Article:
I think a bit of misinterpretation occurred here, my point was that the OP possibly felt that reps in and around the 8 rep bracket were maybe too light, and that considering he feels he is more fast twitch dominant, that work in this bracket could be less effective for him.

Completely agree with your point about your last sets typically falling in and around that number and that much of your other training occurs in different rep brackets. This was a point I was trying to make.

Although I do also understand where the OP is coming from here too. I actually trained very similar to him (by the sounds of it) for many years. I would warm up, hit a hard maximal set with a heavy weight, say 6 - 8 reps, and would find that my performance drop off was pretty significant afterwards. No way I could do the same set again unless I took a very long rest period. And even when I dropped the load, I would still struggle to go beyond 8 reps or so.

For me, this wasn’t a technique issue, and I doubt it is for him either. Simply when performing maximally and approaching failure I cannot do multiple sets with a weight. However, if I were to stay within 1 -2 reps of failure and take a longer rest period, I could probably do it again. Fact is, the accumulated fatigue from the warm up sets and then the maximal effort at the heaviest weight is more than enough stimulation. So why do more work when I couldn’t continue with the load? For me, that was time to move onto something else or do a backoff set or two with a significant drop off in load.

So, sometimes I would alternate between multiple sets with one load within failure and with longer rest periods, and warm up to a max load set taken to failure, maybe with a backoff.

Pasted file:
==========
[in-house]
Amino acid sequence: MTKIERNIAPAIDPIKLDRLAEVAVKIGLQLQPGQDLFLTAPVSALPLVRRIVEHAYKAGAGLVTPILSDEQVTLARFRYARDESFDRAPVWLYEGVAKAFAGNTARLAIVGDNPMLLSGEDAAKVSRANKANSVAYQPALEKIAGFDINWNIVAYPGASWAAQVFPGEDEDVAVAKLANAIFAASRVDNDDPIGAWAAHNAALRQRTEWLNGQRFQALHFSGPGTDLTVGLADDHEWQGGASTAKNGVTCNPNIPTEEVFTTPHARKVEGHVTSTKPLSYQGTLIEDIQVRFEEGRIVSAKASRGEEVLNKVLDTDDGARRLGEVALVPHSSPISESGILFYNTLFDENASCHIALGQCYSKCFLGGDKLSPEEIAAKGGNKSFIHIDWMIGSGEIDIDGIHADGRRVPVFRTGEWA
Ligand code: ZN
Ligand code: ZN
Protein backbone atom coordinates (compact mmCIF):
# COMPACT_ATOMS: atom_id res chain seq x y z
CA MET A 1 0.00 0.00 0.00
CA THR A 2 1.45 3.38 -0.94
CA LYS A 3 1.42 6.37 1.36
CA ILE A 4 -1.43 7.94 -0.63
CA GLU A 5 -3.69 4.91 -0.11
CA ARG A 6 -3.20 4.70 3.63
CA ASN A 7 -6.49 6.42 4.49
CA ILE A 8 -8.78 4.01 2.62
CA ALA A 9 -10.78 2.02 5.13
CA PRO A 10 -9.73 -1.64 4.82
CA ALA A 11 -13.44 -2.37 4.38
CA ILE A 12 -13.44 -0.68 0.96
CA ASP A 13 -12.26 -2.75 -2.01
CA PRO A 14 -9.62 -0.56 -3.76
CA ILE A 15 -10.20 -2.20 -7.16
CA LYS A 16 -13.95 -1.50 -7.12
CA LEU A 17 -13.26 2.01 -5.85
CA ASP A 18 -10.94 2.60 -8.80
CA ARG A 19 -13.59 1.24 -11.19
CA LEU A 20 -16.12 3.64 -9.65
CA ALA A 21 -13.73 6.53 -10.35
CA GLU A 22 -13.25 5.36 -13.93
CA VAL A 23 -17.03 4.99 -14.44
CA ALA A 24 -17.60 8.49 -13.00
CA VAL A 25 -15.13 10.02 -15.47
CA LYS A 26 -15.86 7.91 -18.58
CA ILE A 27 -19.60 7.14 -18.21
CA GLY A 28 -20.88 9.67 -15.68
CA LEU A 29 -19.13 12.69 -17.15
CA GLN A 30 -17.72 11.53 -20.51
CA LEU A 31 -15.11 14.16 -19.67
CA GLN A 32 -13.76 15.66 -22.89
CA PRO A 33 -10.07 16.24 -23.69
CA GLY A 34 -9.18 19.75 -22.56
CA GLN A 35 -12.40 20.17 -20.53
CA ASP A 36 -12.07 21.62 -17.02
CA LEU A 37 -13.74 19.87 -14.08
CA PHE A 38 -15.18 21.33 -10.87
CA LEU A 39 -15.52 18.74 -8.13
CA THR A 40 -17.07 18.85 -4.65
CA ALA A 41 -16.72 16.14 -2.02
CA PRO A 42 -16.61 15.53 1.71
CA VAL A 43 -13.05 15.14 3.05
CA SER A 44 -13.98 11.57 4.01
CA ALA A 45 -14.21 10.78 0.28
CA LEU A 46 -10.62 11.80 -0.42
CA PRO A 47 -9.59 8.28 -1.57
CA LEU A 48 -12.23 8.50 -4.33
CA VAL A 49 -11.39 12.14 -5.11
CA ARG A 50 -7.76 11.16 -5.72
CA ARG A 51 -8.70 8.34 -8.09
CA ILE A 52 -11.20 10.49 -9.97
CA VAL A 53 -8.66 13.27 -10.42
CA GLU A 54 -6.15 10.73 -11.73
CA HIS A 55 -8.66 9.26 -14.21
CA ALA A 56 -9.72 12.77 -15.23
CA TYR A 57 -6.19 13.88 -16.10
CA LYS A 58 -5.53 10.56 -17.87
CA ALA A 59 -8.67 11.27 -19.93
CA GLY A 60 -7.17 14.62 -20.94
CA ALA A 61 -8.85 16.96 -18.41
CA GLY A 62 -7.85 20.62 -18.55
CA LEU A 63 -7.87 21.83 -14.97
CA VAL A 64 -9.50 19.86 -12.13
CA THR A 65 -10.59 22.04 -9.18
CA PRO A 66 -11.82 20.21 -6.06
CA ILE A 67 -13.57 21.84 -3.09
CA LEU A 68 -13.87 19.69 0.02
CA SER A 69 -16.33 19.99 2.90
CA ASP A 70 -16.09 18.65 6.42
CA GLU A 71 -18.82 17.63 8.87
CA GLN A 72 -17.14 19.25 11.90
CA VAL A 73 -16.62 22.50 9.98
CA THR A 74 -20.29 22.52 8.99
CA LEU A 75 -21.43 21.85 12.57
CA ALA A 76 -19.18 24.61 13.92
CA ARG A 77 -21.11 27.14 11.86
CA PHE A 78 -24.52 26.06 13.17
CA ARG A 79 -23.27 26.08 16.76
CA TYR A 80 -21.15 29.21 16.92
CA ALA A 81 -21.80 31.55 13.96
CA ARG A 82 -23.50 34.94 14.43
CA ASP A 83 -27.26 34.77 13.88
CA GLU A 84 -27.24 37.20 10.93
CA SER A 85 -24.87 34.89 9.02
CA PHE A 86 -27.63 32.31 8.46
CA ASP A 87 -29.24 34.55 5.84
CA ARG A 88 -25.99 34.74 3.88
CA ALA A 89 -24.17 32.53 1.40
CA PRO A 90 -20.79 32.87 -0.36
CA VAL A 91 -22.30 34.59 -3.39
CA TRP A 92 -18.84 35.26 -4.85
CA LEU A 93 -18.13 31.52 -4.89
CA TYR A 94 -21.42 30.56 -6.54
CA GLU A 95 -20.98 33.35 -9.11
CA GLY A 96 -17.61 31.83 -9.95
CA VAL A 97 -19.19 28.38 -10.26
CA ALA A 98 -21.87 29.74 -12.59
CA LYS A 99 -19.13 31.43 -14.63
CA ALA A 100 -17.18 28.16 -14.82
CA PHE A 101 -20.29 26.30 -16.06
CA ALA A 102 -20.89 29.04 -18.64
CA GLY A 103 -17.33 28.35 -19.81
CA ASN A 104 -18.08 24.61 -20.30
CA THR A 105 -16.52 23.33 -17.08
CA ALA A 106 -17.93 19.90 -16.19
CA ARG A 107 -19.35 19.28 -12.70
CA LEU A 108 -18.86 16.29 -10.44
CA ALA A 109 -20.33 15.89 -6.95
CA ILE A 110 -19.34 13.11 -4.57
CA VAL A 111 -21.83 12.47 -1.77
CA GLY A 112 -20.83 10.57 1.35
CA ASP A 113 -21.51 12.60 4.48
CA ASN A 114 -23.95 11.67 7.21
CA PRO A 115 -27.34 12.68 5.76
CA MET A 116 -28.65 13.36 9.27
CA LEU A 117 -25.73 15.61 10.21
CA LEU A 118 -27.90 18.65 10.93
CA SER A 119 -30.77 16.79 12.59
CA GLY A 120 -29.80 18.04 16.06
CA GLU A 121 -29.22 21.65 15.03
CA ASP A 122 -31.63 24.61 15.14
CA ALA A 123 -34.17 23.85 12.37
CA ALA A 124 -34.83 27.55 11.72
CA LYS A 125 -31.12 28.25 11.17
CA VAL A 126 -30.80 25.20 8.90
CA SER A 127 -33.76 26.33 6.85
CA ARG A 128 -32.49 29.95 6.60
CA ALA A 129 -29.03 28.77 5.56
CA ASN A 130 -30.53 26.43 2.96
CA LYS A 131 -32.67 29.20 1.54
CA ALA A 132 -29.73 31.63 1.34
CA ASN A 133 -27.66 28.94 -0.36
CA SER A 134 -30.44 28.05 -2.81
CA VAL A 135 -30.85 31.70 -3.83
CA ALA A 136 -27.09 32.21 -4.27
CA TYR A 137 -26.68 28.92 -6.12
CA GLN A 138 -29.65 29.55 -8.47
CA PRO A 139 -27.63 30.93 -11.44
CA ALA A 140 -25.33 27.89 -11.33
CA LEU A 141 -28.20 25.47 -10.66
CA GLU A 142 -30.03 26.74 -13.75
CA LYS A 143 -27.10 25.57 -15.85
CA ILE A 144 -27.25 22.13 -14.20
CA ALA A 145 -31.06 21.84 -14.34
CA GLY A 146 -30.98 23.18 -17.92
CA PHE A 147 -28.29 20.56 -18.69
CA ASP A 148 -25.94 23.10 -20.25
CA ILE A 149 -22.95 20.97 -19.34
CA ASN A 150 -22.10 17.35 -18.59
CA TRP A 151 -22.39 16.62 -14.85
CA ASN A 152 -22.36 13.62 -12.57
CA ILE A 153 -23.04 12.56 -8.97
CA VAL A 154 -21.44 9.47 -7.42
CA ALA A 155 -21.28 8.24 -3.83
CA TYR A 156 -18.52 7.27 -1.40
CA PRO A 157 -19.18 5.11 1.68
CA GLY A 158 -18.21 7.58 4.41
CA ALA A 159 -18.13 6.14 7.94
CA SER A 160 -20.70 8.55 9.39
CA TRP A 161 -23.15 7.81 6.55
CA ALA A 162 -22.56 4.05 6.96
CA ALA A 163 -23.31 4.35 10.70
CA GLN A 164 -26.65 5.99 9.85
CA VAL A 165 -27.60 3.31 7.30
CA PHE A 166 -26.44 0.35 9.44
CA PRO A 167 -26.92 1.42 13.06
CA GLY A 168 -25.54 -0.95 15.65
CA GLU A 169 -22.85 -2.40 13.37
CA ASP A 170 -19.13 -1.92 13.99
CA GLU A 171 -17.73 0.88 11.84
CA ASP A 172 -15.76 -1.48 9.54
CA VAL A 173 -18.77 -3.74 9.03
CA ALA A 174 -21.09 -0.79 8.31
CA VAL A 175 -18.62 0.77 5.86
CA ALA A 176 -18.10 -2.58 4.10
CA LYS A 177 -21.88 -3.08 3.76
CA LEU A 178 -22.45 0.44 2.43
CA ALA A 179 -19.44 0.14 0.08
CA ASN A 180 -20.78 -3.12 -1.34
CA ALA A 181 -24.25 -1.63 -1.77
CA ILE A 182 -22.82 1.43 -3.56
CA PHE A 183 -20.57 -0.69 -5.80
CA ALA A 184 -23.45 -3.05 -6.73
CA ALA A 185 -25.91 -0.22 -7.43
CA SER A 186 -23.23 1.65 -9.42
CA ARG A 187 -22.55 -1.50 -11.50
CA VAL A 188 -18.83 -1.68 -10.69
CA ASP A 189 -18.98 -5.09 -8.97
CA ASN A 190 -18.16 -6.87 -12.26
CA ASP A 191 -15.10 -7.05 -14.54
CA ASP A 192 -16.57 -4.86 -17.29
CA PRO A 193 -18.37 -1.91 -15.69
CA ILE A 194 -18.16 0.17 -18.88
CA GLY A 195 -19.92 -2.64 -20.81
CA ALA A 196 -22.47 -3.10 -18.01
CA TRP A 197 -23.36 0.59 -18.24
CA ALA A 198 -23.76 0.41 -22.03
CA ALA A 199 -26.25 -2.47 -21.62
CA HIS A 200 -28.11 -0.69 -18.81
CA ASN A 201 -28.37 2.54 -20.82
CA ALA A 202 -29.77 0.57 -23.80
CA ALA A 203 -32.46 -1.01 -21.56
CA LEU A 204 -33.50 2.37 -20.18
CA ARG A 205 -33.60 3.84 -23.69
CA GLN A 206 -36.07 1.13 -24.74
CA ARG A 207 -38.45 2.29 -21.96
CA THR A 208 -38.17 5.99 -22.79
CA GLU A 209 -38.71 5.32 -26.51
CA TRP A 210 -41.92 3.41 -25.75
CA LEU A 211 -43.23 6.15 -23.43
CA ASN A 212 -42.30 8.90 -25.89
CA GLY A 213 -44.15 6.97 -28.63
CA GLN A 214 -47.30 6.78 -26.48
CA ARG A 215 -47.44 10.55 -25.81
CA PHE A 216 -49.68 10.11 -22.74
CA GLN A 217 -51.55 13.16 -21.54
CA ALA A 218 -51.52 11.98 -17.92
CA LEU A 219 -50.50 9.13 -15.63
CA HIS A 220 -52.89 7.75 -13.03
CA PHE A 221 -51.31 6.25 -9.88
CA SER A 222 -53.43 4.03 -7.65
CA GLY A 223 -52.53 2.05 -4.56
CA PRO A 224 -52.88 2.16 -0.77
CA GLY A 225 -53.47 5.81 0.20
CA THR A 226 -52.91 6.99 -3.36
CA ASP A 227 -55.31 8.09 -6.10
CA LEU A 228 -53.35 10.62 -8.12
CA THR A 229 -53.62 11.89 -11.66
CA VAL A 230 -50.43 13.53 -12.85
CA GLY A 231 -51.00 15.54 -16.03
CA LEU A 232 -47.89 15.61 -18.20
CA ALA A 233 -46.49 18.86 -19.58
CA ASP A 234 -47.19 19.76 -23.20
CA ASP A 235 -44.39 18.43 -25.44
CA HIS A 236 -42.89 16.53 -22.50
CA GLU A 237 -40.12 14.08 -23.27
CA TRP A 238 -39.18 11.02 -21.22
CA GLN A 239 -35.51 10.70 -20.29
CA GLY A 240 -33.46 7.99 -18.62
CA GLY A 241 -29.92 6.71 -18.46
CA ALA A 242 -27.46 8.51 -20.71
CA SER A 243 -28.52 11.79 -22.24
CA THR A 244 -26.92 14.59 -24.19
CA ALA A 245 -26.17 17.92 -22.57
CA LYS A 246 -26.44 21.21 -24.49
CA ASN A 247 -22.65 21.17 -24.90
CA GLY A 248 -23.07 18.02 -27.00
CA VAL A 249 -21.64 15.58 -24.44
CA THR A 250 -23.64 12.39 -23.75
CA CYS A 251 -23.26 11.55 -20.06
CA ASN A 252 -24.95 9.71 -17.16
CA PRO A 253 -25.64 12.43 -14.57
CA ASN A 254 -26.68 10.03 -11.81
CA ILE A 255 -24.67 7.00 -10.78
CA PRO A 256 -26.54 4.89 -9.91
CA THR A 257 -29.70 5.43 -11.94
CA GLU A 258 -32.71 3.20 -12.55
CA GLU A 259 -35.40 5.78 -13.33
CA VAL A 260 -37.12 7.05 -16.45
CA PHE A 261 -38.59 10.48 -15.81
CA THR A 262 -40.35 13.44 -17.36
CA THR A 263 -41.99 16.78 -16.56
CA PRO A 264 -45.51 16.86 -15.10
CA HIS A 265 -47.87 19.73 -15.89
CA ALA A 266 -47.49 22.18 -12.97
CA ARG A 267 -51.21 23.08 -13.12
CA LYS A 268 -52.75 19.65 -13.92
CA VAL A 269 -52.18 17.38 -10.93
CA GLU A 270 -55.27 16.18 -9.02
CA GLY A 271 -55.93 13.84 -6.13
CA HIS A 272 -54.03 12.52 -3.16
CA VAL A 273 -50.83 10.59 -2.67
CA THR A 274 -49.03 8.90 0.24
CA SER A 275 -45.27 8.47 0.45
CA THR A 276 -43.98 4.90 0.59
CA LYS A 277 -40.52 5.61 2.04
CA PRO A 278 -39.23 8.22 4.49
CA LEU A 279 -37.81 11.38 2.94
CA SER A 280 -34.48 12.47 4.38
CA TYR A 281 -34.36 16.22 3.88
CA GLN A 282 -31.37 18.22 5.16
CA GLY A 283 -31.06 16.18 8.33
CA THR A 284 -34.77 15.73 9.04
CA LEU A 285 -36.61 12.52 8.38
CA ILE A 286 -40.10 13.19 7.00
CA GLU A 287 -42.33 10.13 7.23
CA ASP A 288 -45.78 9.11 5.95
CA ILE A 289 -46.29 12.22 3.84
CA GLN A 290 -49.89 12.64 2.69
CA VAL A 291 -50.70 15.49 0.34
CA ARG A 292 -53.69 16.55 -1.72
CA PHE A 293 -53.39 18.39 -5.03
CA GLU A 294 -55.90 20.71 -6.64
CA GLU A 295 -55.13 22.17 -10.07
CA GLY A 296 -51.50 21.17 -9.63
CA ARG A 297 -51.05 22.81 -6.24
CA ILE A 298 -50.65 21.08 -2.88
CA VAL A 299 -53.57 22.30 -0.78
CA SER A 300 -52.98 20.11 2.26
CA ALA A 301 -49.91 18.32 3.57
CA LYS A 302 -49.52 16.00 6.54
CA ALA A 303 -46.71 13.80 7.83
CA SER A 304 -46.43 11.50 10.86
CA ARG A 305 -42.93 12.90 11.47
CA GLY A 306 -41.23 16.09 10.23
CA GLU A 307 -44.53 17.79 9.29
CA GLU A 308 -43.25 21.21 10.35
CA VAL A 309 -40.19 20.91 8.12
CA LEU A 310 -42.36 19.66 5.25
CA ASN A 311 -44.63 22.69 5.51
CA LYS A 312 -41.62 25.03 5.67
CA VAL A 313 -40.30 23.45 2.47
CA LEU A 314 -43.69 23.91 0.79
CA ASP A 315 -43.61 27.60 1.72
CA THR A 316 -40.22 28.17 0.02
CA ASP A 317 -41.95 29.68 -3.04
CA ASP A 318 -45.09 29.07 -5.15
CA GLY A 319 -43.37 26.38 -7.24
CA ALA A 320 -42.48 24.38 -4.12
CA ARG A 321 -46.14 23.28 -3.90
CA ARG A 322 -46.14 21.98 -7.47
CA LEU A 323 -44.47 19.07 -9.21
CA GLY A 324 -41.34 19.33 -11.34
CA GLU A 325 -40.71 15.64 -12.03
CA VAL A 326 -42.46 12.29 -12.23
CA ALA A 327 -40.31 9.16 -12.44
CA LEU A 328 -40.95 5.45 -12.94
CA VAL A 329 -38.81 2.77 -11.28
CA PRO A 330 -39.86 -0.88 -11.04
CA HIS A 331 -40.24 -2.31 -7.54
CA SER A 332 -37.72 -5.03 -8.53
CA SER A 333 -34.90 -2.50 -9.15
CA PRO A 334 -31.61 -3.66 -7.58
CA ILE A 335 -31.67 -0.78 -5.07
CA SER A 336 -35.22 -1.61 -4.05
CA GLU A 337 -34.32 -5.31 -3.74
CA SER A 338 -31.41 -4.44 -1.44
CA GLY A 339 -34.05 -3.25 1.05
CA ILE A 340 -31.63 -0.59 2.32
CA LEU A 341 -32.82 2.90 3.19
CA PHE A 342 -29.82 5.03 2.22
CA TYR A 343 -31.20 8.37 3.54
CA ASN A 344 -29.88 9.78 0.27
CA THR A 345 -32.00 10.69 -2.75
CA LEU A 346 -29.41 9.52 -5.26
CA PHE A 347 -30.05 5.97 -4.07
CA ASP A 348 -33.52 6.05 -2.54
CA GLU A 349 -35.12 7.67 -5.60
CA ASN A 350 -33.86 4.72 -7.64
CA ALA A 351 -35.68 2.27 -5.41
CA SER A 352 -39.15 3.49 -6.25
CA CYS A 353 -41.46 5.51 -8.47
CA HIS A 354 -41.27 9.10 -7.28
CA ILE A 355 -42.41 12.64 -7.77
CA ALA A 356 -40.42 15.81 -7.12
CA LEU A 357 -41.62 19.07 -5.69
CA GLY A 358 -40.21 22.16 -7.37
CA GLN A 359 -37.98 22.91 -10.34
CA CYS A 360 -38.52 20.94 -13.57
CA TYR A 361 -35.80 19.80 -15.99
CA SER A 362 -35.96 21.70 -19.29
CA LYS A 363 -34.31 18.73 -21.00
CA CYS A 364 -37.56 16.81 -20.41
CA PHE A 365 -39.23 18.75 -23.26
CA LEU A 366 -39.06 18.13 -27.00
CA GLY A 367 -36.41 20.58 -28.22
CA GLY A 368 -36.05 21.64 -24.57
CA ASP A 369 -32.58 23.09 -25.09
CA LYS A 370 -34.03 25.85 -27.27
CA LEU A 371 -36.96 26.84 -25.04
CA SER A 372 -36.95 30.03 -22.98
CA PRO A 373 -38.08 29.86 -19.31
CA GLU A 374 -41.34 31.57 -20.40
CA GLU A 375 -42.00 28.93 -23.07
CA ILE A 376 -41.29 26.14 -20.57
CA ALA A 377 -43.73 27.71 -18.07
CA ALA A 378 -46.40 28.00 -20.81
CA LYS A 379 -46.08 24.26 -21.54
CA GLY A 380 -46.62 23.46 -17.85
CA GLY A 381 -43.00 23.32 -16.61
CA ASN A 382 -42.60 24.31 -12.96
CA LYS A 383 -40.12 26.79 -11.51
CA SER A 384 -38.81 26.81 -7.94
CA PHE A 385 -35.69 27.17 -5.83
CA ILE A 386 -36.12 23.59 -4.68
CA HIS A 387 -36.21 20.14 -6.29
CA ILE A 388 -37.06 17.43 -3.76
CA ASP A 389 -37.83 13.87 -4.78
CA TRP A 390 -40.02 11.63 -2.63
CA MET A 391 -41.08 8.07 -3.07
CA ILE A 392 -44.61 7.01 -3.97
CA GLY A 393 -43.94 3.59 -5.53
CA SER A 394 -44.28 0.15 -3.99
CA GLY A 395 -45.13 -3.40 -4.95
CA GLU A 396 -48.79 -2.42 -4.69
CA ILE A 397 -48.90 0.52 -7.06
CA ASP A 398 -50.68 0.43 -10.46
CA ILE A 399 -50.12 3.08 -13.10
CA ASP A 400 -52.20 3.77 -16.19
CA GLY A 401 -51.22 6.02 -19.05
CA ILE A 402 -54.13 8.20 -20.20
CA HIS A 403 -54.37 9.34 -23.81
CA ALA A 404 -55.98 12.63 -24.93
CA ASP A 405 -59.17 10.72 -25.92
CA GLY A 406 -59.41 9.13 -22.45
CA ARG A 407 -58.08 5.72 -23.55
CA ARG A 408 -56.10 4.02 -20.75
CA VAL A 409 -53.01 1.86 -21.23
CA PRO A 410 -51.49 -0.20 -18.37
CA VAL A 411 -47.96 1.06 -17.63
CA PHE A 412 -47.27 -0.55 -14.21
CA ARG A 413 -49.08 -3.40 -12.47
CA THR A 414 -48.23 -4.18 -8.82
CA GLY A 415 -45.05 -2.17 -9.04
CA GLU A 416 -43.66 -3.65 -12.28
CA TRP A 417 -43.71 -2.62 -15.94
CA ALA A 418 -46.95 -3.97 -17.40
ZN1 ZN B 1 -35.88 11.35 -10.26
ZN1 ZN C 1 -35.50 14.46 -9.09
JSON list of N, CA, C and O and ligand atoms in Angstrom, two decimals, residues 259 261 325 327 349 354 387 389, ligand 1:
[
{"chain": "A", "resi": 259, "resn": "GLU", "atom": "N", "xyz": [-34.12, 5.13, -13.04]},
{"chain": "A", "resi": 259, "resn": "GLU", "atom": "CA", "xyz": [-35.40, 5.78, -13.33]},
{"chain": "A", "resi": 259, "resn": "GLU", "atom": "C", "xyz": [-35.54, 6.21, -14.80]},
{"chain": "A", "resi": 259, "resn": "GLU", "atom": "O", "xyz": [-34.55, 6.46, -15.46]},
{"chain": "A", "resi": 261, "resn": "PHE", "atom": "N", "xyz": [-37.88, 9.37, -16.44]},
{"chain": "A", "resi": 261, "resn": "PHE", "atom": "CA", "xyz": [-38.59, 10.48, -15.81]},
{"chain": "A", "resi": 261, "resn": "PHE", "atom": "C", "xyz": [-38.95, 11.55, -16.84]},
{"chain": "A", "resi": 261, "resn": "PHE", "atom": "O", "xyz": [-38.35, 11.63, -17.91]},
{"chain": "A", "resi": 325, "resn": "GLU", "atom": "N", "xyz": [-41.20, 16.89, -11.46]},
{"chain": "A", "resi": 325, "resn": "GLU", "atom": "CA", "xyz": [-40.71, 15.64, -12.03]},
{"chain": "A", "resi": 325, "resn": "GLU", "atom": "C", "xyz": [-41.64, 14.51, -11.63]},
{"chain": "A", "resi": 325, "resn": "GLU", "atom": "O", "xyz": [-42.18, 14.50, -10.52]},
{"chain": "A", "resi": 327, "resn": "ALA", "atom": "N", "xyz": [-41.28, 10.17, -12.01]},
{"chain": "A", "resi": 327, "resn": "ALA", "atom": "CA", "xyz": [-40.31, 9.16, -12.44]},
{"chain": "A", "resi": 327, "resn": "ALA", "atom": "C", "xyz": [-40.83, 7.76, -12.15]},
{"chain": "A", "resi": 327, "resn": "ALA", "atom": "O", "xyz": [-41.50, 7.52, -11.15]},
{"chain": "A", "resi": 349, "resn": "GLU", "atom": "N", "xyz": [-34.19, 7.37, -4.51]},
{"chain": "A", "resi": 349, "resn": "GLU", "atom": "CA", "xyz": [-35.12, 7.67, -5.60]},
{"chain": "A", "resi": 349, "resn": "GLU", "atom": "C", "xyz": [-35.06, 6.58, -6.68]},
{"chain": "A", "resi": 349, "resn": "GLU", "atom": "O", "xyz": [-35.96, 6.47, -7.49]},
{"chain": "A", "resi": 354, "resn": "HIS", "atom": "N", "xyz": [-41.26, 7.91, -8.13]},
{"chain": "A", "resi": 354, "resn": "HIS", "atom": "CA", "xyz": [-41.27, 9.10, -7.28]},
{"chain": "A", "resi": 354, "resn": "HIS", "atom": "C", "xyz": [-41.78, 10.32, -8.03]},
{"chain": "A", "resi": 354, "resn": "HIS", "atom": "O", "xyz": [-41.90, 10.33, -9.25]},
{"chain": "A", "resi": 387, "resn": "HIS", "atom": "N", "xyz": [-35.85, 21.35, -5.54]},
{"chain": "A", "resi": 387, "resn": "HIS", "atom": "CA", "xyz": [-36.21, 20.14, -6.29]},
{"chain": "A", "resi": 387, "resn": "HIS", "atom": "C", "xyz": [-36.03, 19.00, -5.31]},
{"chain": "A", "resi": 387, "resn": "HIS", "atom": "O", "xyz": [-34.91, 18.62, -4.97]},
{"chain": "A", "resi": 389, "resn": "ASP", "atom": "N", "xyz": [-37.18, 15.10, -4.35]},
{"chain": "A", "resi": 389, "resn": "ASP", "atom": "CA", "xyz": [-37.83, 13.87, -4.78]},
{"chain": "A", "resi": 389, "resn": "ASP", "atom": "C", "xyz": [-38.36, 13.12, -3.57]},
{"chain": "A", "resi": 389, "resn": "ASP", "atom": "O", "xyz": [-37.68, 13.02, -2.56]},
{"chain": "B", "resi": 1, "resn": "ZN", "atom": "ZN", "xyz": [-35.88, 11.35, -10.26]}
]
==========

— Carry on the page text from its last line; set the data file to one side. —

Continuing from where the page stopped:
Thinking here with the OP, possibly this is the same scenario with him, maybe he doesn’t need to keep trying to blast out set after set with the same load, which I think he maybe is doing, maybe he should work up to his top weight, do it, stop there then move on. I think it was Lee Haney who said in pumping for gold (or was it legends of muscle? Cant remember which), stimulate don’t annihilate? LOL!

[quote]BulletproofTiger wrote:
Whatever is going on here, I don’t think your fiber makeup has anything to do with it.

Sounds to me that you’re ignoring the obvious. Either you’re approaching your strength potential at your current body-weight and or you’ve reached a plateau in your BW and need to eat more.

This goes hand in hand with the idea that , that can only be broken in one way… eating. Has your BW been increasing lately? If not then you’ll need to eat more. Perhaps your body has become accustomed to the stimulus you’re throwing at it. Changing your rep scheme is an option, but what’s not an option is that you’ll have to increase your calories and get above ‘11%’. You may not want to hear it, but gains slow down at a certain point. There comes a time that you have to get creative to get bigger, or if you don’t want to put that kind of effort in then you’ll have to choosea goal other than getting bigger, which would be striving to get leaner at your current lean mass.[/quote]

Agreed. As your training career goes on… diet/rest becomes more and more of the equation. When my progress has stalled I’ve noticed it’s more a product of what I’m (not) doing outside of gym (stress, lack of sleep, skipping meals). Your numbers look good and a little body fat never hurt anyone.

If you haven’t read this, here’s a link to a recent article on Dave Tate where he discusses weight gain: